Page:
Putin, Hungarian leader pushed Trump on Ukraine corruption narrative: reports

Days before a key meeting with White House advisers about Ukraine, foreign leaders including Russian President Vladimir PutinVladimir Vladimirovich PutinTrump says he'll meet with dictators if it helps the US Biden expresses shock that Trump considers attending Russia May Day event Harris swipes at Trump on Russia: 'Always nice to spend time with supporters on the campaign trail' MORE and Hungarian Prime Minister Viktor Orban reportedly urged President TrumpDonald John TrumpTrump faces high stakes in meeting with Erdoğan amid impeachment drama Democrats worry they don't have right candidate to beat Trump Trump threatening to fire Mulvaney: report MORE to take a hostile view of Kiev.

Trump met with Orban on May 13, 10 days before the meeting with several top presidential advisers, including now-outgoing Energy Secretary Rick PerryRick PerryOvernight Energy: BLM may boost staff numbers at new Colorado headquarters | Perry backers reportedly got Ukraine gas deal after he met with president | Paris exit toughens US path to green future Perry backers secured lucrative Ukraine gas deal after his meeting with new president: report The Hill's Morning Report - Impeachment drama will dominate this week MORE, former special envoy to Ukraine Kurt VolkerKurt VolkerGeorge Kent: What you need to know Democrats announce public impeachment hearings with eight witnesses next week House Democrats circulate memo rebutting GOP impeachment defense MORE and U.S. Ambassador to the European Union Gordon Sondland, The New York Times reports.

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His conversations with Orban and Putin strengthened his views that Ukraine was a corrupt nation looking to undermine him in the 2016 presidential election, The Washington Post reports.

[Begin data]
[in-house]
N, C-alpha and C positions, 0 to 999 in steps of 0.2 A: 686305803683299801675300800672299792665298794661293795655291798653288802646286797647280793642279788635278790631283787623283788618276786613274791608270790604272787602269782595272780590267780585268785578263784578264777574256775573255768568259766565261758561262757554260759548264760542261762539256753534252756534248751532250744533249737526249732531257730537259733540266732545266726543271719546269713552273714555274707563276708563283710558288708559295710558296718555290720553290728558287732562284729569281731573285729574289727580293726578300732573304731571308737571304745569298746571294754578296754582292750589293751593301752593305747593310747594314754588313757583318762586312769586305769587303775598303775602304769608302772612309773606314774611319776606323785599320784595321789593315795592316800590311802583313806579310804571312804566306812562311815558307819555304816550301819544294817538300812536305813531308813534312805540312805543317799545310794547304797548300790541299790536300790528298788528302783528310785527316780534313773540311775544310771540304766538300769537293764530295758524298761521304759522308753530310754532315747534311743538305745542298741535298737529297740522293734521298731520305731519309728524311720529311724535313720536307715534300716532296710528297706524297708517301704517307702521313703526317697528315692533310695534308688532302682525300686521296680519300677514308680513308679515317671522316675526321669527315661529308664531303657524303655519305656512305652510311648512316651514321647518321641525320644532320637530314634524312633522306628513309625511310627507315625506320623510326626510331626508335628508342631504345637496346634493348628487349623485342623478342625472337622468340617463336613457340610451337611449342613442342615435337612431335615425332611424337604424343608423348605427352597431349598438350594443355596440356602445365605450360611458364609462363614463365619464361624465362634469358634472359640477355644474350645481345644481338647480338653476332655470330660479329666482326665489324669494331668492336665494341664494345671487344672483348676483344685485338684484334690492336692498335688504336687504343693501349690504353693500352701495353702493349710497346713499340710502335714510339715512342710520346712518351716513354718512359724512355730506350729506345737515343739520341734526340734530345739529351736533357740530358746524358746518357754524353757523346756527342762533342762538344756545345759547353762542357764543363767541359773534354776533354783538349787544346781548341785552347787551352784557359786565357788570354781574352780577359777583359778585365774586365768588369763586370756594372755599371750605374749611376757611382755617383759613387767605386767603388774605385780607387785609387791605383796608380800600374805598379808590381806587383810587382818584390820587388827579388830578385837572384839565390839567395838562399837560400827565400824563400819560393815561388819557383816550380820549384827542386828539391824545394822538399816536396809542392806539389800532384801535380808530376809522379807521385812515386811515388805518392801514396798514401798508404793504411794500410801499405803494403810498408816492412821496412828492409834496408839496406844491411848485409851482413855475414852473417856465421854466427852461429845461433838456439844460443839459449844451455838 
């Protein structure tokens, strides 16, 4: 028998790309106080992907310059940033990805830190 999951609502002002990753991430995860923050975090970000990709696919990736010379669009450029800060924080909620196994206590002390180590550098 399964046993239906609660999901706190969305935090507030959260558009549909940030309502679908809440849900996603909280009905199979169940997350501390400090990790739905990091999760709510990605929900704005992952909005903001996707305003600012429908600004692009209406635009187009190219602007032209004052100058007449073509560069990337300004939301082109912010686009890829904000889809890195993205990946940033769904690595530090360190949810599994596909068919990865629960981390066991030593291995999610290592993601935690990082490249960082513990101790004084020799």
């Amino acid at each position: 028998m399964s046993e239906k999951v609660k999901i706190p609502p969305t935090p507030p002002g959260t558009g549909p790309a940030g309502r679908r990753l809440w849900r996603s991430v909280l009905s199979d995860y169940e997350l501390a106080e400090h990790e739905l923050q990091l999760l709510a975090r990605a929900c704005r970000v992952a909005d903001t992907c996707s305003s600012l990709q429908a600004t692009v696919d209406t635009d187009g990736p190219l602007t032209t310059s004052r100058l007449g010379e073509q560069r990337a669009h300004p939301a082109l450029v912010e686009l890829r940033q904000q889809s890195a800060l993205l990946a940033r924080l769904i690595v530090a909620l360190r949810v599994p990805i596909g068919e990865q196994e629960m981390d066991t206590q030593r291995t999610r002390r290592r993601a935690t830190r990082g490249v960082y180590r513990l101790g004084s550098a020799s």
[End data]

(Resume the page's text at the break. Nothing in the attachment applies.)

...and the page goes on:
The Hungarian and Russian leaders, however, reportedly did not specifically urge Trump to ask Ukraine for information on Democratic presidential candidate and former Vice President Joe BidenJoe BidenDemocrats worry they don't have right candidate to beat Trump Trump threatening to fire Mulvaney: report Giuliani pens op-ed slamming 'unprecedented' impeachment inquiry MORE.

Former national security adviser John BoltonJohn BoltonTrump threatening to fire Mulvaney: report Overnight Defense: Families sue over safety hazards at Army base | Lawmakers, NBA's Enes Kanter speak out ahead of Erdoğan visit | Washington braces for public impeachment hearings Bolton suggests Trump's Turkey policy motivated by personal, financial interest: NBC MORE and Fiona Hill, the former National Security Council’s senior director for Eurasian and Russian affairs, opposed the Trump-Orban White House meeting, but acting White House chief of staff Mick MulvaneyJohn (Mick) Michael MulvaneyTrump threatening to fire Mulvaney: report The Hill's 12:30 Report: Dems, GOP dig in for public impeachment hearings Mulvaney drops plans to file lawsuit on impeachment testimony MORE ultimately overruled them, the Post reports.

During the May 23 meeting, several top Trump advisers reportedly reassured the president that Ukrainian President Volodymyr Zelensky deserved support from the U.S., but Trump called the Ukrainians “terrible people” who “tried to take me down” in 2016.

At the time of the meeting, Trump’s personal attorney Rudy GiulianiRudy GiulianiGiuliani pens op-ed slamming 'unprecedented' impeachment inquiry Giuliani associate Lev Parnas discussed Ukraine with Trump at private dinner: report Democrats face make-or-break moment on impeachment MORE was also working to influence the president about Ukraine as he aimed to pressure Kiev to provide damaging information about Democrats. Trump then pressured Zelensky during a July 25 call to investigate Biden and his son. House Democrats launched in impeachment inquiry in September amid revelations surrounding that call. 

The Orban visit came up during closed-door testimony last week from George Kent, a deputy assistant secretary of State, according to the Post, Kent was the fourth witness in the impeachment investigation, following Volker, Hill and former U.S. Ambassador to Ukraine Marie Yovanovitch.